Agee also relies heavily on Arizona v. Gant, 556 U.S. 332, 129 S.Ct. 1710, 173 L.Ed.2d 485 (2009), in which the United States Supreme Court clarified the search incident to arrest exception as it applies to vehicle searches. In Gant, the Court held that a search incident to arrest can be justified only if the arrestee was unrestrained, and if it was reasonable for the arresting officers to believe that evidence relevant to the crime of arrest might be accessed or destroyed by the arrestee. Id., 129 S.Ct. at 1719. See also Davis, 131 S.Ct. at 2425. The rule set out in Gant and Davis specifically applies to searches of an automobile incident to the arrest of an occupant of that automobile, which is not involved in this case. Nevertheless, the Commonwealth concedes that the analysis of Gant may be relevant to any search incident to arrest.
Agee points out that the backpack was not on her person at the time at the time of her arrest. Rather, it was laying several feet away on the trunk on her car. However, the Court in Gant held that a search incident to arrest may include “the arrestee's person and the area within his immediate control—construing that phrase to mean the area from within which he might gain possession of a weapon or destructible evidence.” Gant, 129 S.Ct. at 1716 (internal citations and quotations omitted).
In this case, Agee was holding the backpack at the time she was stopped by the police and she placed the backpack on top of the trunk when she went outside to speak with Officer Spaulding. Although the backpack was not within her immediate reaching distance, it was in the open only a few feet away. Indeed, while the backpack was not on her person, she exercised sufficient control over it to deny Officer Spaulding's earlier request to search it. Furthermore, while Agee was placed under arrest, there was no evidence that she had been handcuffed, fully restrained or moved to the police cruiser at the time the officers searched her backpack. The trial court reasonably concluded that the backpack was within the area where she might gain access to a weapon or destructible evidence. Having conducted a search of her person and noting her intoxicated condition, it was not unreasonable for the arresting officers to believe evidence supporting the charge of public intoxication would be found in Agee's backpack. Therefore, the officers properly conducted a warrantless search of the backpack incident to her arrest.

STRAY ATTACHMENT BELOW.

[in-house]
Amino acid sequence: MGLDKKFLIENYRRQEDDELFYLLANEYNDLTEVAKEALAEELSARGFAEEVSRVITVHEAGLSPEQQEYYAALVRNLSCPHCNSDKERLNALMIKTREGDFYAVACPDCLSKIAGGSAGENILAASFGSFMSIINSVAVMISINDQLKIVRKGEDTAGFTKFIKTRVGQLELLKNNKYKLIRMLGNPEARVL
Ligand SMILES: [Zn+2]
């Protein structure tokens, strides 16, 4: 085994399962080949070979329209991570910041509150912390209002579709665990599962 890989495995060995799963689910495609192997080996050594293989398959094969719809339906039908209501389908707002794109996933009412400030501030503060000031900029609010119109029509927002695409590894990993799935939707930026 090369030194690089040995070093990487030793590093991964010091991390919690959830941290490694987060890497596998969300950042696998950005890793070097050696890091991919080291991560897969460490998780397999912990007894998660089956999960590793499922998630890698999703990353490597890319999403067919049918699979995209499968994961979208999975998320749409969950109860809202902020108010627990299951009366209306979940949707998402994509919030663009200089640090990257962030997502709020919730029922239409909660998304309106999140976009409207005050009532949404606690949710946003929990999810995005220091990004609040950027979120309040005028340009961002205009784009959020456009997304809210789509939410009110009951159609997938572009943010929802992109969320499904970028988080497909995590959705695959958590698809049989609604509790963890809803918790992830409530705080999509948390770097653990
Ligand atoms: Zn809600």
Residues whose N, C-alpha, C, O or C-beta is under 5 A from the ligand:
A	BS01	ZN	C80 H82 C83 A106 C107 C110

Finally, Agee contends that the officers lacked probable cause to arrest her. Probable cause for arrest occurs when “a reasonable officer could conclude from all the facts [and circumstances] that [an offense] is being committed in his presence.” Commonwealth v.. Mobley, 160 S.W.3d 783, 787 (Ky.2005). The phrase “probable cause” is incapable of precise definition or quantification into percentages because the standard deals with probabilities and depends on the totality of the circumstances. “[T]o determine whether an officer had probable cause to arrest, [the Court must examine] the events leading to the arrest and the decision of the officer as to whether these facts, viewed from the standpoint of an objectively reasonable police officer amounts to probable cause.” Commonwealth v. Fields, 194 S.W.3d 255, 257 (Ky.2006), citing Maryland v. Pringle, 540 U.S. 366, 372, 124 S.Ct. 795, 800–01, 157 L.Ed.2d 769 (2003).
In this case, the officers received a credible complaint that a person was smoking and possibly doing drugs in the restaurant's bathroom. Officer Spaulding met Agee coming out of the bathroom. Several officers observed Agee's behavior for several minutes and concluded that it was consistent with intoxication. Corporal Eaves gave Agee an HGN test, which she did not pass. And finally, Agee indicated that she planned to drive home.
Agee maintains that the HGN test is not a reliable indicator of intoxication. However, she did not challenge the use of that test before the trial court and thus cannot raise the issue for the first time on appeal. Agee also notes that she had admitted to using legal prescription drugs, which is outside of the scope of the offense of public intoxication. KRS 525.100(1). Furthermore, she contends that she was not manifestly impaired and that she offered to walk or take a cab home. Given these circumstances, Agee contends that there was no probable cause to believe that she was manifestly under the influence or that she posed a danger to herself or others.
While Agee raises some potentially valid points concerning the circumstances leading up to her arrest, her arguments do not negate the trial court's conclusion regarding probable cause. Although the officers could have exercised discretion in deciding whether to arrest Agee, we cannot say that the officers lacked any reasonable, objective basis for concluding that she had committed the offense of public intoxication. Considering the totality of the circumstances, we agree with the trial court that the officers had probable cause to arrest Agee for public intoxication.
Accordingly, the judgment of conviction by the Madison Circuit Court is affirmed.